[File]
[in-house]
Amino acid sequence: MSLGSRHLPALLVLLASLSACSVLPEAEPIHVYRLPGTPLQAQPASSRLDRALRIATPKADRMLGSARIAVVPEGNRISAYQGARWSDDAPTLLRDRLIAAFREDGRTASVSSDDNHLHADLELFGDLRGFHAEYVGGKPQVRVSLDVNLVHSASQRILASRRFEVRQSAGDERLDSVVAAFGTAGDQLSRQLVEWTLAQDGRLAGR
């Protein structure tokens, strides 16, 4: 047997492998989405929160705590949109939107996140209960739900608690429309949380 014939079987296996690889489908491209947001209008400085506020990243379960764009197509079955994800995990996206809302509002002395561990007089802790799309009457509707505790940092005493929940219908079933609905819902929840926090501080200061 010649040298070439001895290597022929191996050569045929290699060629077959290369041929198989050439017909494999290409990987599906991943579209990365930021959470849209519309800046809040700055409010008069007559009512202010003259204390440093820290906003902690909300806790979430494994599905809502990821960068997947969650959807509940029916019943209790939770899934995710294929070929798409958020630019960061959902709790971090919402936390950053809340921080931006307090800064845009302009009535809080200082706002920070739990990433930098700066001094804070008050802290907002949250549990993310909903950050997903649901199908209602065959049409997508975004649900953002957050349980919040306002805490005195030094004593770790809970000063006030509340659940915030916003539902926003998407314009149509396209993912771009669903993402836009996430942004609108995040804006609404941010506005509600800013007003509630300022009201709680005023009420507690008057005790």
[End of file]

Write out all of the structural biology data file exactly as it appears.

[in-house]
Amino acid sequence: MSLGSRHLPALLVLLASLSACSVLPEAEPIHVYRLPGTPLQAQPASSRLDRALRIATPKADRMLGSARIAVVPEGNRISAYQGARWSDDAPTLLRDRLIAAFREDGRTASVSSDDNHLHADLELFGDLRGFHAEYVGGKPQVRVSLDVNLVHSASQRILASRRFEVRQSAGDERLDSVVAAFGTAGDQLSRQLVEWTLAQDGRLAGR
């Protein structure tokens, strides 16, 4: 047997492998989405929160705590949109939107996140209960739900608690429309949380 014939079987296996690889489908491209947001209008400085506020990243379960764009197509079955994800995990996206809302509002002395561990007089802790799309009457509707505790940092005493929940219908079933609905819902929840926090501080200061 010649040298070439001895290597022929191996050569045929290699060629077959290369041929198989050439017909494999290409990987599906991943579209990365930021959470849209519309800046809040700055409010008069007559009512202010003259204390440093820290906003902690909300806790979430494994599905809502990821960068997947969650959807509940029916019943209790939770899934995710294929070929798409958020630019960061959902709790971090919402936390950053809340921080931006307090800064845009302009009535809080200082706002920070739990990433930098700066001094804070008050802290907002949250549990993310909903950050997903649901199908209602065959049409997508975004649900953002957050349980919040306002805490005195030094004593770790809970000063006030509340659940915030916003539902926003998407314009149509396209993912771009669903993402836009996430942004609108995040804006609404941010506005509600800013007003509630300022009201709680005023009420507690008057005790």